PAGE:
Women’s rights organisation says recent events also highlight how women are attacked more severely than their male allies for speaking up on the same issues.
Persatuan Kesedaran Komuniti Selangor (Empower) strongly abhors the slew of vile attacks against activist and writer, Maryam Lee, following her public expression on #UndiRosak.
Instead of demonstrating maturity when engaging in the discourse, many supporters of the opposition resorted to unwarranted sexist, misogynist and extremist harassment against Maryam. This included the targeting of her identity as a young woman.
Many of these attackers have even used her pictures found online without her knowledge and consent.
They manipulated her images and modified them into sexually explicit ones. These images are accompanied by extremely demeaning and sexualised insults and name-calling.
Many have also falsely accused her of “receiving bribes from the ruling coalition”, “betraying the people”, and “working for Najib”.
Others have belittled her views by saying that she “needs a therapist and some introspection”, is “brain damaged” and so on.
This includes many people who are known for their activism and progressive views, predominantly men but also some women.
It is also disheartening to see fellow activists who hold similar views on the #UndiRosak campaign fail to support Maryam. Instead, they said if someone presents her/his views in public, she/he should be open to be attacked.
Such a view underscores the reality that women are attacked more severely than their male allies for speaking up on the same issues, despite the valid and substantial points women make.
Engaging in a discourse does not mean we only respect those views that agree with ours, but also to be able to respect and listen no matter how these expressions and opinions are alien or new to us.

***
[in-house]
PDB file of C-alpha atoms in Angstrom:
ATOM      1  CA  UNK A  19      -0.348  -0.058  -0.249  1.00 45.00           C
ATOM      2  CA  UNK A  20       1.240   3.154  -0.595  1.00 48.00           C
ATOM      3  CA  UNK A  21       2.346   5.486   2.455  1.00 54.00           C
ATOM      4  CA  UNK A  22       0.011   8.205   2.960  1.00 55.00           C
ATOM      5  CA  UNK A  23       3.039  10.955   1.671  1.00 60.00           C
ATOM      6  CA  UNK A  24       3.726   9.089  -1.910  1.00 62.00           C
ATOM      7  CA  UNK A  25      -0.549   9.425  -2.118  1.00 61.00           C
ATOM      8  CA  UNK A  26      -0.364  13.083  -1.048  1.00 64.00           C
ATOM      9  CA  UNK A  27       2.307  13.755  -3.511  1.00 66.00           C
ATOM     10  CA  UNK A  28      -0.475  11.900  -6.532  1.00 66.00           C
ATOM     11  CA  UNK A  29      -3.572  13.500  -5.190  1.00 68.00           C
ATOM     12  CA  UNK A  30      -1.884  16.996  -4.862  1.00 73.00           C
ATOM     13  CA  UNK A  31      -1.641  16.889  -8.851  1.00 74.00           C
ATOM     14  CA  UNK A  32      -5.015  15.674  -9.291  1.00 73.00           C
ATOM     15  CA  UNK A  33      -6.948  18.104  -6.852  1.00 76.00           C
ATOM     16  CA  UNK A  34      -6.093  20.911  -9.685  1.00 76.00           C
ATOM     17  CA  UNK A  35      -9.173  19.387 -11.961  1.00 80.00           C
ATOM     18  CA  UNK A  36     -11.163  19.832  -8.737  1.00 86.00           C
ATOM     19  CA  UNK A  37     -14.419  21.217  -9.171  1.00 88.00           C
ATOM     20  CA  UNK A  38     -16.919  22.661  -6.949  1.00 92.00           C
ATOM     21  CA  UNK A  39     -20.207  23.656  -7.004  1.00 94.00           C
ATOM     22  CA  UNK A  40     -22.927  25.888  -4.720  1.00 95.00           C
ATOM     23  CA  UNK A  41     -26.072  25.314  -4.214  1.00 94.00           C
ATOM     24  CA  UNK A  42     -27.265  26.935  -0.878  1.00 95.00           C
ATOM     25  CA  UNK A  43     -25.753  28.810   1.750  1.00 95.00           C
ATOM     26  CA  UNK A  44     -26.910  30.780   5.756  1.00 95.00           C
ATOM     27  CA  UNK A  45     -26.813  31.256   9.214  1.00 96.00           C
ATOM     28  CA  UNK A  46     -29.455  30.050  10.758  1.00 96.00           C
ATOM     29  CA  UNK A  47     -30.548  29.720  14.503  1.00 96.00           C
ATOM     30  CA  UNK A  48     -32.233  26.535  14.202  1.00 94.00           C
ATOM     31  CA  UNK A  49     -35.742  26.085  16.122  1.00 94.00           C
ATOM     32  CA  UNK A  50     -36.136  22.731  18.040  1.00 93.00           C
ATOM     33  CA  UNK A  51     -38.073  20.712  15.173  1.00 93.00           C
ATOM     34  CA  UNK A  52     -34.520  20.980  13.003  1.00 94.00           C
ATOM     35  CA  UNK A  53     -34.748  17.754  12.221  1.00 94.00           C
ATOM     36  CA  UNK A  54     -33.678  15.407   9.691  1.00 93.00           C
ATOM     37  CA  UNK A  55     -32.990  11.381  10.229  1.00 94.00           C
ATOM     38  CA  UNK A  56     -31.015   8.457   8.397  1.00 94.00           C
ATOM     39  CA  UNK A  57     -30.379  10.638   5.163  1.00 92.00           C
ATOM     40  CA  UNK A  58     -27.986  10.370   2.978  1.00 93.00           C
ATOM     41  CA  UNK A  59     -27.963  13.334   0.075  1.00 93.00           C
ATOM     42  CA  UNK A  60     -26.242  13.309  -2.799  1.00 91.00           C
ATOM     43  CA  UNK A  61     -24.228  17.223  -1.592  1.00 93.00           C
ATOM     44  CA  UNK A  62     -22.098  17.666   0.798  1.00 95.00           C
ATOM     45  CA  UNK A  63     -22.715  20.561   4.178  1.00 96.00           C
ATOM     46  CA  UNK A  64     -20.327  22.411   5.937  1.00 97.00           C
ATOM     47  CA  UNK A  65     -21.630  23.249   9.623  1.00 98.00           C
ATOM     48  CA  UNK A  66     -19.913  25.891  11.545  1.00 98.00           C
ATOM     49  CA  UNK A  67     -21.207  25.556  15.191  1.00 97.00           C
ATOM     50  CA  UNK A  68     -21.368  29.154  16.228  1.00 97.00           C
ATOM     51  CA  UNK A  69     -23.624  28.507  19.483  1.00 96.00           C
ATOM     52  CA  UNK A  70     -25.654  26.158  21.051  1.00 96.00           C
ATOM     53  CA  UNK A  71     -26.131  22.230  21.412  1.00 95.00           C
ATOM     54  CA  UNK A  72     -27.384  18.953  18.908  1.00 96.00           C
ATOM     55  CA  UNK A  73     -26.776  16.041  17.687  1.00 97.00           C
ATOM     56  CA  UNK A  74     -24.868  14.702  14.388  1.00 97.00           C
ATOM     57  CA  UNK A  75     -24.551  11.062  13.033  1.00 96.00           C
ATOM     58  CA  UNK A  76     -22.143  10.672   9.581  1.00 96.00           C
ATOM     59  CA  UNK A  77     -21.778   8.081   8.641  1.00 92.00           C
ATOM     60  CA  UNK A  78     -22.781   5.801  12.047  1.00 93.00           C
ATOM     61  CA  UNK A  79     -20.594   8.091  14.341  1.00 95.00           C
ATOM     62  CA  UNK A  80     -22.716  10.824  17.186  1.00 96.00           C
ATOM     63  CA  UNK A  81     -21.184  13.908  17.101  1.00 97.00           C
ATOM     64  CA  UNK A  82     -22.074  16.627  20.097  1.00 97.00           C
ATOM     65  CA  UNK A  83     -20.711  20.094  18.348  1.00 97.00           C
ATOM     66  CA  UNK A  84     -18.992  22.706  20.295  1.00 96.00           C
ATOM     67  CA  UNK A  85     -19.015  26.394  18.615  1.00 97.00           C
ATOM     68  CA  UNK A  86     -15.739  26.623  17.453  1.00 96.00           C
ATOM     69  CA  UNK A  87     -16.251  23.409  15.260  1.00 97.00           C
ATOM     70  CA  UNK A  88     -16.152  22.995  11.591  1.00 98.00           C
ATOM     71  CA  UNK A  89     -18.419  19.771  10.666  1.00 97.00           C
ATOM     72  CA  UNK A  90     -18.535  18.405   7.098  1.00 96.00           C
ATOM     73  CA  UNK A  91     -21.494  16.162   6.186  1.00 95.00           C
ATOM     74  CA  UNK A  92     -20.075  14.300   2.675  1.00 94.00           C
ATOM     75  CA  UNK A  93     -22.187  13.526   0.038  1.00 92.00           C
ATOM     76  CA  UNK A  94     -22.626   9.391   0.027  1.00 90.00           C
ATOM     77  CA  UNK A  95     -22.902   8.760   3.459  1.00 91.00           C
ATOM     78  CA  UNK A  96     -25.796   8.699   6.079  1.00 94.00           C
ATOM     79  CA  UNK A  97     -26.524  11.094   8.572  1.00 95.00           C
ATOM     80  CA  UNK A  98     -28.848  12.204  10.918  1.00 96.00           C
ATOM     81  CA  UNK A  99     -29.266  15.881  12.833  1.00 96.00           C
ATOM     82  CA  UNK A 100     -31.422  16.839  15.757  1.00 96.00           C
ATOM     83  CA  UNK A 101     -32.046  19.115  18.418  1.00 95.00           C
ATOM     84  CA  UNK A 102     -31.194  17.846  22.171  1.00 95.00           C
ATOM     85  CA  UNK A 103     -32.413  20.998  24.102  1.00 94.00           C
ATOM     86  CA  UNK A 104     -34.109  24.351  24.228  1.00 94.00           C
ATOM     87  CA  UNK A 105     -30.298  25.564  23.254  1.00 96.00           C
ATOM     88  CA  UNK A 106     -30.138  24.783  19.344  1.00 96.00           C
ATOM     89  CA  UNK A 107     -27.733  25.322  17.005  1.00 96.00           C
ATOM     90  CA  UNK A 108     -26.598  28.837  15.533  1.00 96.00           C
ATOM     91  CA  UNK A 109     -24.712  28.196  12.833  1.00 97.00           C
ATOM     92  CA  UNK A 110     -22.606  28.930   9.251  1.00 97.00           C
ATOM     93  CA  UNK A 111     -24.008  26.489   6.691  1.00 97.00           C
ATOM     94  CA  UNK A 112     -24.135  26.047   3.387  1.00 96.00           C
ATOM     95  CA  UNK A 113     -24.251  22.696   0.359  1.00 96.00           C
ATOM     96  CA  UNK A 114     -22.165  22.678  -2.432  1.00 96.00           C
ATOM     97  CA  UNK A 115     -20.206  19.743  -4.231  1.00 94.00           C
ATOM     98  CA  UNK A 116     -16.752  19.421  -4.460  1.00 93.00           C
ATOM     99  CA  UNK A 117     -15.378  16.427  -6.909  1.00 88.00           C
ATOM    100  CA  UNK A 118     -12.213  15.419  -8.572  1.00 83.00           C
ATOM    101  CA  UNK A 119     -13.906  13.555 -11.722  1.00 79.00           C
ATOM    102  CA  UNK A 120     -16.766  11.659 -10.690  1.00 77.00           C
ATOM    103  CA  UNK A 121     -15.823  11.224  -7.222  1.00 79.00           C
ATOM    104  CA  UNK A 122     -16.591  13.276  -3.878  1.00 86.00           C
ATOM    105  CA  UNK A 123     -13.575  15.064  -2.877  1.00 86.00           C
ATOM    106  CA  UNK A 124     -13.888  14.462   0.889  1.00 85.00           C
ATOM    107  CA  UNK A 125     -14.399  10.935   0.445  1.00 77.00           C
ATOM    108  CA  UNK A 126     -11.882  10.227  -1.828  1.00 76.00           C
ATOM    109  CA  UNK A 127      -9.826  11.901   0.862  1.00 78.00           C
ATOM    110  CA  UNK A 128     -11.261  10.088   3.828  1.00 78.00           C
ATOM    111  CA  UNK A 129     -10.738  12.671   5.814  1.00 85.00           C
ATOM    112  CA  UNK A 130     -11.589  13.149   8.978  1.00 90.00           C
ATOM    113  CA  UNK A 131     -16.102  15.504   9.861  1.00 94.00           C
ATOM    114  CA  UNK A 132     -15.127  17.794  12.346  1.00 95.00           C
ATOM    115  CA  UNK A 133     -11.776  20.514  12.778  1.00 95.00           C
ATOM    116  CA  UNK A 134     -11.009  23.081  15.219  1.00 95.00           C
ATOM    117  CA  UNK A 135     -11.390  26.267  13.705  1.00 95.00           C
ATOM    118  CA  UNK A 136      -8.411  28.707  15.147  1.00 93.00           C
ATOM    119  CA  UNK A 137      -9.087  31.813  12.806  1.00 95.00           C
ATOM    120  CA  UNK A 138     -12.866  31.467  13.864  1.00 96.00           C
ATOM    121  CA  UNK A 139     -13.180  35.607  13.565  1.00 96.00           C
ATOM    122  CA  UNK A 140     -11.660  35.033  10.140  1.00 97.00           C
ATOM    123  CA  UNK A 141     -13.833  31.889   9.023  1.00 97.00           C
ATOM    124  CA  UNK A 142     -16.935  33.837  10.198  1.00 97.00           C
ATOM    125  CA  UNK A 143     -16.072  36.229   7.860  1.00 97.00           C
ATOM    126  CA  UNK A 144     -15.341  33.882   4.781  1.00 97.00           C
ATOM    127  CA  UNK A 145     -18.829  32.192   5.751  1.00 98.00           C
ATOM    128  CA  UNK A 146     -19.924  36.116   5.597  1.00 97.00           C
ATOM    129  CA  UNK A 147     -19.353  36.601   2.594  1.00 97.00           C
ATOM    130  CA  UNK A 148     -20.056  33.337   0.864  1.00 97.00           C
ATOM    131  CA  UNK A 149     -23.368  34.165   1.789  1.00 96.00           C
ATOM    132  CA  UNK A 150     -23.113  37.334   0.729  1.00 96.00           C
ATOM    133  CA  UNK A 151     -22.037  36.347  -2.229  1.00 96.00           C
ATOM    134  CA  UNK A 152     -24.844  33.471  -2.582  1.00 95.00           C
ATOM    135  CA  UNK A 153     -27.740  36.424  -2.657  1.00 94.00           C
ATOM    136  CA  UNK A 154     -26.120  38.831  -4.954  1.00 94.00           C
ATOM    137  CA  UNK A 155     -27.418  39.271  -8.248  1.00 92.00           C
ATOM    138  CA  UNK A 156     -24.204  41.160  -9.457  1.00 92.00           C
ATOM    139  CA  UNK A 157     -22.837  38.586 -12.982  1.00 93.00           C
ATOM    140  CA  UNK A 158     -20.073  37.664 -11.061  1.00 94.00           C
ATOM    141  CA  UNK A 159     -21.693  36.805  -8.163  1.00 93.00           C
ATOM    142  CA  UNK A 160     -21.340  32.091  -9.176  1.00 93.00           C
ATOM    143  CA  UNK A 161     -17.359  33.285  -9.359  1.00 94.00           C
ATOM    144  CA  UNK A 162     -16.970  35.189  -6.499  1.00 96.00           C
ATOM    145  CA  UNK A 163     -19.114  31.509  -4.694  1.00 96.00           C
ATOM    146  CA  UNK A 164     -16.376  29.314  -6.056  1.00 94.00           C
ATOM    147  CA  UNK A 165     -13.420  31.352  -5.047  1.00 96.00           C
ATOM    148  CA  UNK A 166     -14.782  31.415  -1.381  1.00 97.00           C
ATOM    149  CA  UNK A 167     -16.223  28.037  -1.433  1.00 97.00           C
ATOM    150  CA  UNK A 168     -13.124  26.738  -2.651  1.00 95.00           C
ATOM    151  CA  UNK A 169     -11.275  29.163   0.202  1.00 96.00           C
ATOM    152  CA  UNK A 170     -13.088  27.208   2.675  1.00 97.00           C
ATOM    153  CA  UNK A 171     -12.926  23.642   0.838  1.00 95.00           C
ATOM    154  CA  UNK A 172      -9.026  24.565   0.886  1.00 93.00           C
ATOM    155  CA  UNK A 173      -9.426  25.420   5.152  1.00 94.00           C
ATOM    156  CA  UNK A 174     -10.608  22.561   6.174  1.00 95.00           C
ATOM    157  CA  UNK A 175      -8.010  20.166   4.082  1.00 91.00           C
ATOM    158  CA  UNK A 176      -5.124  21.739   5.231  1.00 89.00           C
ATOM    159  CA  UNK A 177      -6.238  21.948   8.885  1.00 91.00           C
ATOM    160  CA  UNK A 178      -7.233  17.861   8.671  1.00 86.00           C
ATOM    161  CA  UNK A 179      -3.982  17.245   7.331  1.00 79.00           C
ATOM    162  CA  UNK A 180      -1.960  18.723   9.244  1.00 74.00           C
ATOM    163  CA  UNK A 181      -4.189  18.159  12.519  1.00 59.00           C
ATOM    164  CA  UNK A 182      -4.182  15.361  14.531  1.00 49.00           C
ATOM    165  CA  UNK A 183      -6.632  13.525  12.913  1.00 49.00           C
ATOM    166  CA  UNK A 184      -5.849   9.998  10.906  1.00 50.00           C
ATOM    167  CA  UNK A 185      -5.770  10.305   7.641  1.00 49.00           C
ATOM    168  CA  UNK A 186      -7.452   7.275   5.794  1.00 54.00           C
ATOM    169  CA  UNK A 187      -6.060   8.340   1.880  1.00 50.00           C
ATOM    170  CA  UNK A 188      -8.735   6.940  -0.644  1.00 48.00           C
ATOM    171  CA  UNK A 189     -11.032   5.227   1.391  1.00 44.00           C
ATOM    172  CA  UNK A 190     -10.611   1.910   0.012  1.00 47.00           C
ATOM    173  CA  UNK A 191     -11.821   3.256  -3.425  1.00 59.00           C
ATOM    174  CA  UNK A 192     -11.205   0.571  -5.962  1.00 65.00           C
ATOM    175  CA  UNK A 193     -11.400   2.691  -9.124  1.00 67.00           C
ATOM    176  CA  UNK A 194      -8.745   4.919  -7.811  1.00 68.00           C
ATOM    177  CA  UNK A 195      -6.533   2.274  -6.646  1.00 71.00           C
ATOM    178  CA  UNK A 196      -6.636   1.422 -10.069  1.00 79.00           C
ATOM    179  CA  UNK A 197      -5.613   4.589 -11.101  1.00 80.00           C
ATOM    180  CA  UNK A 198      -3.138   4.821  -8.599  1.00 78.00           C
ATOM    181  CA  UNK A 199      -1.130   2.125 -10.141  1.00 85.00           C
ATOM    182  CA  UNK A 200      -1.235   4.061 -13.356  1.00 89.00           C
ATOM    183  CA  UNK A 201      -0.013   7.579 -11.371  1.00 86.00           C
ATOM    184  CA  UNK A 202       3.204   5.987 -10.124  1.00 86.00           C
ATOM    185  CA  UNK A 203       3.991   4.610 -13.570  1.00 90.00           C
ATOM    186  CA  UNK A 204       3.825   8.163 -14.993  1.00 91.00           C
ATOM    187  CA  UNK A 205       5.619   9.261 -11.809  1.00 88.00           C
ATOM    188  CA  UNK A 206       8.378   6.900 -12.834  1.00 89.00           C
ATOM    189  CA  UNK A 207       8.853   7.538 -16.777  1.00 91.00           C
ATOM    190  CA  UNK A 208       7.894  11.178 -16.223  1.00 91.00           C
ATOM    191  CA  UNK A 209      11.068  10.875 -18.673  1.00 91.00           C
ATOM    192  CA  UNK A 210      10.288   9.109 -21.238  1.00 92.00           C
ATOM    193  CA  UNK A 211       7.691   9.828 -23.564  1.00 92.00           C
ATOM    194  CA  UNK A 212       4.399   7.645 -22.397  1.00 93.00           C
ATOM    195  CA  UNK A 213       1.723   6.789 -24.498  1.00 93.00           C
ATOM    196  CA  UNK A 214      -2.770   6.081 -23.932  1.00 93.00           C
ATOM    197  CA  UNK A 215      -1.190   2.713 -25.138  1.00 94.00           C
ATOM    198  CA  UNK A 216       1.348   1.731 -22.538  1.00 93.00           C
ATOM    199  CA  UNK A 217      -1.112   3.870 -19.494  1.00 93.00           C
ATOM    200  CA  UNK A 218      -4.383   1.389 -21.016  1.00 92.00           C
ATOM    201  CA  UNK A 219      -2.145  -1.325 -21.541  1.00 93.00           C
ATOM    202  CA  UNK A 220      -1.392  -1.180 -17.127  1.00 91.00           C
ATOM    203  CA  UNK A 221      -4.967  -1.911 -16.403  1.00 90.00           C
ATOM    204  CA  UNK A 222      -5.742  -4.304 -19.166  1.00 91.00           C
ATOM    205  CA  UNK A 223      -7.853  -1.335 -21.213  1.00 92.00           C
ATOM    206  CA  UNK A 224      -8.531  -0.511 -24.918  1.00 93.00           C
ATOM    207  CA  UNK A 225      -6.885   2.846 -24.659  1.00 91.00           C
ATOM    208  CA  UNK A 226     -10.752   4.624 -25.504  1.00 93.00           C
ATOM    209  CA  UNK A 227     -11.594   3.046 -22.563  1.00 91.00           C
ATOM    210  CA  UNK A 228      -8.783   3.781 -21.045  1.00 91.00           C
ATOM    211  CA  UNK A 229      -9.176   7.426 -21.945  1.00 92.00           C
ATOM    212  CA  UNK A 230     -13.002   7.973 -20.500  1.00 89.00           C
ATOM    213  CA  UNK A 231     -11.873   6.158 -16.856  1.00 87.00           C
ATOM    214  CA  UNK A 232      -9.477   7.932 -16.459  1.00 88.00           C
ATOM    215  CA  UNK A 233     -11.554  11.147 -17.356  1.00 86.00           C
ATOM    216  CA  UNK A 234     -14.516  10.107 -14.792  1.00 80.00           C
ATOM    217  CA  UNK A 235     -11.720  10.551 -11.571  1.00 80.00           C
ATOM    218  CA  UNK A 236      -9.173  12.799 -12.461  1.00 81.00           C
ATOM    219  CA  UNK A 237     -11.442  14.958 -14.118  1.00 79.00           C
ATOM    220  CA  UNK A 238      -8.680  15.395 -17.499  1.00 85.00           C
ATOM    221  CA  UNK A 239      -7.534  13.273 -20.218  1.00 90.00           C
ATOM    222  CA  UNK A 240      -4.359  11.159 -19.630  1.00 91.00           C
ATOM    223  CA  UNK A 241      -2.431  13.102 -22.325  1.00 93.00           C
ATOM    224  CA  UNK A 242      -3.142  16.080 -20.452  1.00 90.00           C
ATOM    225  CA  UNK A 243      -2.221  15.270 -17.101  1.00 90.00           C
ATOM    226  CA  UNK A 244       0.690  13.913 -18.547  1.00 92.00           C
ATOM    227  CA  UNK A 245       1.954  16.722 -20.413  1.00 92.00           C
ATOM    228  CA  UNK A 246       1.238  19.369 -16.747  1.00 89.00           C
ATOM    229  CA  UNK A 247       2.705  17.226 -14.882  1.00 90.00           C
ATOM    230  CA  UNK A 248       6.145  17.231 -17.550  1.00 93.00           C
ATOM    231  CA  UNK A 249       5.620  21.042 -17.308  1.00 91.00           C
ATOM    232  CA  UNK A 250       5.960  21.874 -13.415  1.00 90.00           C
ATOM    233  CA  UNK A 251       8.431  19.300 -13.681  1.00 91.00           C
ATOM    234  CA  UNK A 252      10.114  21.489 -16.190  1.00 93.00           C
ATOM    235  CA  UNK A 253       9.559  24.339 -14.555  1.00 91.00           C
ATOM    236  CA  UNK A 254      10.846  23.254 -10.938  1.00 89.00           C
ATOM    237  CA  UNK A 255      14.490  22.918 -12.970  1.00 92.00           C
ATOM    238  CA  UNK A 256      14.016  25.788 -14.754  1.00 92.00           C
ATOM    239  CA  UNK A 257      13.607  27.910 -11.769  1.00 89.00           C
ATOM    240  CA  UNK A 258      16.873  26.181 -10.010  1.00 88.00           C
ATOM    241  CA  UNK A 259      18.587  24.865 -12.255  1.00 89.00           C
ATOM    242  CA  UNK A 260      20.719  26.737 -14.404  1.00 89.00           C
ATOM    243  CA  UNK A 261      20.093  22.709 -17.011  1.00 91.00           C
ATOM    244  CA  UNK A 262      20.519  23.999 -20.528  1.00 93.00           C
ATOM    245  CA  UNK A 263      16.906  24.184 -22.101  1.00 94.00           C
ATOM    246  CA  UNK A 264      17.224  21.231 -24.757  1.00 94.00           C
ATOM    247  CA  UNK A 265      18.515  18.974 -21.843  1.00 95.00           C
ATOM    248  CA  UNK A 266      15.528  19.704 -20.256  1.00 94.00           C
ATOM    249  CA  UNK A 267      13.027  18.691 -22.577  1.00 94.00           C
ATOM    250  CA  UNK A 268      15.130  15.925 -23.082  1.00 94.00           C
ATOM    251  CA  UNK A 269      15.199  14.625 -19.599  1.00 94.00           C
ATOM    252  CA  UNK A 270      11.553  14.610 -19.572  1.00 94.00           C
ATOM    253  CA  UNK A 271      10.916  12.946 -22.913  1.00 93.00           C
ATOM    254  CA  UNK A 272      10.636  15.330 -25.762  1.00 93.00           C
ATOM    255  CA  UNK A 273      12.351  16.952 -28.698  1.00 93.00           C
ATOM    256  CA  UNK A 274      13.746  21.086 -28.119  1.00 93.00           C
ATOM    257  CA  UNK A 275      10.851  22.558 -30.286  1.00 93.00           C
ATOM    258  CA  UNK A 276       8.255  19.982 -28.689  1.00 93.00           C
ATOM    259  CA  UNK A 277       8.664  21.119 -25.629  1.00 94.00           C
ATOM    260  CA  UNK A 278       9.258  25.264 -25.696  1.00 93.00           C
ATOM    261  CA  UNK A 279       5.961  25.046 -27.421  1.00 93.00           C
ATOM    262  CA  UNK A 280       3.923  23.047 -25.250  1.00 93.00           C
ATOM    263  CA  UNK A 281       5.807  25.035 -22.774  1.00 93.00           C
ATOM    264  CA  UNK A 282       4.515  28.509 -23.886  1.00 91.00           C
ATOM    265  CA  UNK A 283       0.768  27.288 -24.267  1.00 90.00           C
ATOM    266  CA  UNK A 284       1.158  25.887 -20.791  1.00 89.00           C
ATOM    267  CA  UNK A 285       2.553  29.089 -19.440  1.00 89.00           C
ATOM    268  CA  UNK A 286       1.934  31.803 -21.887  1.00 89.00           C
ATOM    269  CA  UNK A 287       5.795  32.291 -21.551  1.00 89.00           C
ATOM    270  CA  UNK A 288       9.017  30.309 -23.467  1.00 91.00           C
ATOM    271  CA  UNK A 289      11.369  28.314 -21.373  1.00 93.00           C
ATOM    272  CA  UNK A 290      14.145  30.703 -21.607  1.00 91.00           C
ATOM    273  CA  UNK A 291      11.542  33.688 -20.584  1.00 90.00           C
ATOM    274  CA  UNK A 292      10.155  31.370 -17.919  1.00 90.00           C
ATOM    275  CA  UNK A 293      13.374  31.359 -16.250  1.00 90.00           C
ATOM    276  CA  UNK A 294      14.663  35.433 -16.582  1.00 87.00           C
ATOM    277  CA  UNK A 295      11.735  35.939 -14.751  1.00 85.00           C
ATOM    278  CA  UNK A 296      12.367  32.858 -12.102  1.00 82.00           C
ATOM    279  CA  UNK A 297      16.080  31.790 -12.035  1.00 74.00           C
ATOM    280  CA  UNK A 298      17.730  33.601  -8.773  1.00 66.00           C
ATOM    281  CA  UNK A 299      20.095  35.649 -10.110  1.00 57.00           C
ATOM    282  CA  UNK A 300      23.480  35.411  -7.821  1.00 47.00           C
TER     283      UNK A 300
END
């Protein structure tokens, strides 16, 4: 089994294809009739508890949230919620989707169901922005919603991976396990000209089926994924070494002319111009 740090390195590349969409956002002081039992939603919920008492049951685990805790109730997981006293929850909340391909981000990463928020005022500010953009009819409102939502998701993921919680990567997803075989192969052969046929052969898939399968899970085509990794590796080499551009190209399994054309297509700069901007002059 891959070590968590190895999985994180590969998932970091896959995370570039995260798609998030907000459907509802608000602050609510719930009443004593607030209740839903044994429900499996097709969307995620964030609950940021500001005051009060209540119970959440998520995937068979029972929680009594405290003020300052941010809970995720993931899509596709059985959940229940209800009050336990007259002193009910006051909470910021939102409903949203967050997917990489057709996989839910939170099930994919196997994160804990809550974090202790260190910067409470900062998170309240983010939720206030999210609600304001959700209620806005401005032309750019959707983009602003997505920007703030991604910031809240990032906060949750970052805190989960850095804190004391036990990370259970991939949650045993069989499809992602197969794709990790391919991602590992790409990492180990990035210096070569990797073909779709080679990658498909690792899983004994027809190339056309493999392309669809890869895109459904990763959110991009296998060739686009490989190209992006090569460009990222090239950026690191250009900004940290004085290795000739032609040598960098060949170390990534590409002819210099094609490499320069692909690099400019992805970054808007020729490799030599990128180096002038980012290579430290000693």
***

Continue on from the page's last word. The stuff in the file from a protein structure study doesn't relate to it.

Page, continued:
Maryam’s privacy was invaded when her photos and personal data were used without her consent.
What is more distasteful are the vile efforts to silence a voice that does not fit into the narratives of the opposition’s supporters.
Let us all be reminded that everyone, regardless of gender, age, ethnicity, religion, political belief and so on, has the right to freedom of expression and opinion.
Any impediment to these freedoms must be addressed and condemned.
The United Nations Special Rapporteur on the promotion of freedom of expression, David Kaye, had in March 2017 said: “The internet should be a platform for everyone to exercise their rights to freedom of opinion and expression, but online gender-based abuse and violence assaults basic principles of equality under international law and freedom of expression.
“Such abuses must be addressed urgently, but with careful attention to human rights law.”
Privilege and power in society
The right to freedom of expression and opinion is often used to justify vile, sexist and misogynist attacks against another, especially a woman.
It is also generally perceived and taken for granted that everyone has the same right and power when it comes to their ability to express.
Empower’s 2017 report on women’s experiences on social media, “Voice, Visibility and A Variety of Viciousness” shows that our expressions, thoughts and opinions are closely tied to our privilege and power in society.
It is regulated subconsciously and socially by the dominant narrative and by the patriarch.
Often times when a woman is attacked and harassed online, she is deemed to be complicit in her own violence and harassment, because she is deemed as not speaking the way that is socially acceptable.
A corrupted and abusive government oppresses everyone. But sexism, misogyny and gender inequalities oppress women and gender non-conforming people.
We urge all parties to halt all forms of attacks and harassment against Maryam and those supporting #UndiRosak.
We urge everyone who is engaging in the discourse to refrain from impulsive and destructive personal attacks, but to debate on the points raised.
Those who are able to influence others and defend the right to speak up without resorting to hate speech, should help protect freedom of expression for all, especially for young women like Maryam, and women in general.
They can help do this by ensuring a safe space for meaningful discourse, both online and offline.
Empower is a women’s rights organisation.
* The views expressed are those of the authors or organisation and do not necessarily reflect those of FMT.